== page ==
Mark Ferrier built the marketing agency TRAFFIKGROUP to more than $2 million of EBITDA before it was acquired by the private equity group Onex in an eight-figure exit. In this first of a two-part interview, Mark shares the story of how he got started in the marketing agency world and how a rift with his former partners left him on the wrong end of a $2 million lawsuit.
When Jon Cross founded Pondera Solutions in 2011, his goal was to reduce fraud in U.S. government programs like Medicaid and Unemployment Insurance. By 2020, Cross and his partners had built Pondera to more than $9 million in annual recurring revenue when they received an offer from Thomson Reuters for a reported $124 million.
In 2017 Lloyed Lobo and his partner, Alex Popa, founded Boast, a software application designed to simplify the process of applying for research and development tax credits. The bootstrapped company struck a chord with customers that found the process of applying for R&D tax credits cumbersome. By 2020 Lobo and Popa had built Boast to more than $5 million in revenue when they agreed to a $23 million majority recapitalization from Radian Capital.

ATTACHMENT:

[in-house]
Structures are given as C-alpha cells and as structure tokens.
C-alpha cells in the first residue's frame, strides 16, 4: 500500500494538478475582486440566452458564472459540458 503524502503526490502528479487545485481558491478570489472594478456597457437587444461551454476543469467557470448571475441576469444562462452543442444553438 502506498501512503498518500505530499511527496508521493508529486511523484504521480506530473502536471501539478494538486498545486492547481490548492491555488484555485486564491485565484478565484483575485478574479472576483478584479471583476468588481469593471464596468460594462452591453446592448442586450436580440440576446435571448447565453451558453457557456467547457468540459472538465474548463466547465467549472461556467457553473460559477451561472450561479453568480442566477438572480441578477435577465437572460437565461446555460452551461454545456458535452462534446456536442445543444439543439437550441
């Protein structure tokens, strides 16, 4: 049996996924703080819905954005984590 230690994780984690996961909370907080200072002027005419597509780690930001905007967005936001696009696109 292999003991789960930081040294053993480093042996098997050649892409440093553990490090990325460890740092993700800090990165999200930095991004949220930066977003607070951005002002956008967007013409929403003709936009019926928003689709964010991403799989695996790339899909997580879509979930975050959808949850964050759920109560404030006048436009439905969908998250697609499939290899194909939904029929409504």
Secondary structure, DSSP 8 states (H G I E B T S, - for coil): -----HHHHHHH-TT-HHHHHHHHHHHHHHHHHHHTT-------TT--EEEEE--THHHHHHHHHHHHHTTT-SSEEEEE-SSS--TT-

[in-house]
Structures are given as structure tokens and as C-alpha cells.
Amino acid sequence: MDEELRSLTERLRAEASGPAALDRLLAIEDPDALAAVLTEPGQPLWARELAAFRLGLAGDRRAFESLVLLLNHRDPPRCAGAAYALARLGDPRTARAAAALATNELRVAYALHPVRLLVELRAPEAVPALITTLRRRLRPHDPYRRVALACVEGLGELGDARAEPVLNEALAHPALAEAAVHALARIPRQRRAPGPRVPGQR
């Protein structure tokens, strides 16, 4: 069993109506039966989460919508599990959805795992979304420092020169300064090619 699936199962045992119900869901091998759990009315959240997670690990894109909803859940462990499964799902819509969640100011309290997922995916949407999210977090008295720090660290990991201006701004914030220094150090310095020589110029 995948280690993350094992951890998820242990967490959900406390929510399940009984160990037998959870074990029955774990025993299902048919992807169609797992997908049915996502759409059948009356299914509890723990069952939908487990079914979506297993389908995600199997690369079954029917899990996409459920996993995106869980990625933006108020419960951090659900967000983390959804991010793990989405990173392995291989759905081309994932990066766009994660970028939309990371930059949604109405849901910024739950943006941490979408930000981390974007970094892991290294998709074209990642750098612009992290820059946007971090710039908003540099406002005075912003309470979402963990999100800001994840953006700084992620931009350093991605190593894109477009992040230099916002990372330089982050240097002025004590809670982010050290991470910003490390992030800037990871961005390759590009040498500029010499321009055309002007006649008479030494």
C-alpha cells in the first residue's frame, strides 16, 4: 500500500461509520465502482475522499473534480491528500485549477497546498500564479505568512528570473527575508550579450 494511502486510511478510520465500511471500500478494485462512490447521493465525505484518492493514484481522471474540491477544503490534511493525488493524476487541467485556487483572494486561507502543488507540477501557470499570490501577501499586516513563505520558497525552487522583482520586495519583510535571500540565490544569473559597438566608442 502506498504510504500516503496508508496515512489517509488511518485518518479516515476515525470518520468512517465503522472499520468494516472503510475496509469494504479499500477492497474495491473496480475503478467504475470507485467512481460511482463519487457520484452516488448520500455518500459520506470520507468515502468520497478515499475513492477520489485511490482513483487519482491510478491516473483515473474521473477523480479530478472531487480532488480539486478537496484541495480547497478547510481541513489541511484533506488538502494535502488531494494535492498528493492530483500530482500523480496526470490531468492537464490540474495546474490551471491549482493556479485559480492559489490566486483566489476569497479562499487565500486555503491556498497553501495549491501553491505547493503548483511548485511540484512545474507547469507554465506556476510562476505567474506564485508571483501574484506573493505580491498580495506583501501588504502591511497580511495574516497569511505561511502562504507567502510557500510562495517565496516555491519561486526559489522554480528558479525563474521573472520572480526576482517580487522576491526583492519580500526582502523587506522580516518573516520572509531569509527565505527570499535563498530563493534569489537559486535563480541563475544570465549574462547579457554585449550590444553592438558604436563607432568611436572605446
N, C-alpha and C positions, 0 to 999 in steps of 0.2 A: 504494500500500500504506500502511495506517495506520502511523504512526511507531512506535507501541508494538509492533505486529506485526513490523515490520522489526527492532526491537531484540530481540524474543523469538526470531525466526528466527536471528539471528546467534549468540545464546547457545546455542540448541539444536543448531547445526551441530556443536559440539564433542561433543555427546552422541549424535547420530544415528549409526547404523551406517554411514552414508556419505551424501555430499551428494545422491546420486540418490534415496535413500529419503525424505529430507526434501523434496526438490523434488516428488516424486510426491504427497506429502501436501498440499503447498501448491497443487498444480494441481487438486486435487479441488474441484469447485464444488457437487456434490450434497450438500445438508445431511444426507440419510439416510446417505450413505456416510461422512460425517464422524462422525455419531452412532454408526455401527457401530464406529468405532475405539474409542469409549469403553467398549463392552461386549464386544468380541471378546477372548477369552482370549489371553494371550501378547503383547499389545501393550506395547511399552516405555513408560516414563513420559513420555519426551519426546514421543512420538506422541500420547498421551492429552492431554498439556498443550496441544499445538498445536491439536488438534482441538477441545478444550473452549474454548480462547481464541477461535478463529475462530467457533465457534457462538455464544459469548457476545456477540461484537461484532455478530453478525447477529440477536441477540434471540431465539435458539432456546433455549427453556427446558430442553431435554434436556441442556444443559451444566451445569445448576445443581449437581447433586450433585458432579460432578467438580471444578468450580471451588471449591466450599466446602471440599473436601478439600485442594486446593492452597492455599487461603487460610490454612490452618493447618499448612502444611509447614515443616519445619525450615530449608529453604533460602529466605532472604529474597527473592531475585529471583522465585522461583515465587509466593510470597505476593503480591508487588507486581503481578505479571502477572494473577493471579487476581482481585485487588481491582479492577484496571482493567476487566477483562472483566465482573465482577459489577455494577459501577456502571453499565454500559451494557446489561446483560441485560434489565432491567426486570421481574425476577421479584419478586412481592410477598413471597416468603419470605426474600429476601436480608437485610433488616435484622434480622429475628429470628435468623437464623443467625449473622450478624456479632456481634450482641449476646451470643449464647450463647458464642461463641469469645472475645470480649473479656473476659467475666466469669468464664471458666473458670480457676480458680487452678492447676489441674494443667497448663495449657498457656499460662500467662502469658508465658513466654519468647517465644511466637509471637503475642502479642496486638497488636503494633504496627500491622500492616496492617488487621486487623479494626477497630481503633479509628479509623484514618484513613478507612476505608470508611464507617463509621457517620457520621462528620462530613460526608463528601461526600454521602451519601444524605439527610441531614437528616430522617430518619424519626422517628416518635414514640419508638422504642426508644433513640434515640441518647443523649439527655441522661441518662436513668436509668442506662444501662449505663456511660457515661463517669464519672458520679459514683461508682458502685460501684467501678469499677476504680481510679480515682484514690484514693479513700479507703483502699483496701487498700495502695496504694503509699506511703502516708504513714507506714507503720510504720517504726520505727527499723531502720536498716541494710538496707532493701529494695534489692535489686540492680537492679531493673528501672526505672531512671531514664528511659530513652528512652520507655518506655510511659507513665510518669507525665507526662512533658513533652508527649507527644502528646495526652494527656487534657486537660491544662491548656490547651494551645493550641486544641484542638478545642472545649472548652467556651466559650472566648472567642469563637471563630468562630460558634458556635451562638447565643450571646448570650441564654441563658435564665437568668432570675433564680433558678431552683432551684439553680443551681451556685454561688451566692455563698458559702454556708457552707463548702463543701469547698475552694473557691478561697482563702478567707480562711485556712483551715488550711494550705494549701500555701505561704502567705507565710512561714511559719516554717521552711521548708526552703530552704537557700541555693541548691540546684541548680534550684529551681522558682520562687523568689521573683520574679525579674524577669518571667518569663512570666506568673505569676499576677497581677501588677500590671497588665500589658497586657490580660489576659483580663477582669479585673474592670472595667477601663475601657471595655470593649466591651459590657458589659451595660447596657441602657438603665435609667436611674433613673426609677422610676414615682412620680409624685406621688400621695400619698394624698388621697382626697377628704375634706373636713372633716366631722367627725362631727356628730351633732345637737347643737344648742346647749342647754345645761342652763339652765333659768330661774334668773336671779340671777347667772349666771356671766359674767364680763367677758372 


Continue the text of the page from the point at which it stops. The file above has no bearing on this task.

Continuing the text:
At the age of 41, Rob Walling sold Drip, an email marketing software for enough money that he "would never have to work again".
His only problem? Figuring out what to do next.
In this special edition of Built to Sell Radio, we explore how to re-define your purpose and find happiness and fulfillment after you exit your business
Sarah Dusek and her husband started Under Canvass, which offered large-scale tented hotels (think “glamping”) outside national parks around the U.S.
The business got off to a successful start, and within five years, Dusek had four locations, which were collectively generating $3 million in EBITDA. Rather than sit still, Dusek decided she wanted to grow much larger and raised $16 million of capital made up of a combination of equity and mezzanine debt at a rate of 13%, which Dusek personally guaranteed.
The stress of having her entire net worth tied to her business eventually caught up to Dusek, and she decided to sell a majority stake of her business to a private equity group (KSL Capital). Dusek rolled 25% of her equity and stayed on as CEO. By the time she stepped down from her leadership role, Under Canvass was worth more than $100 million.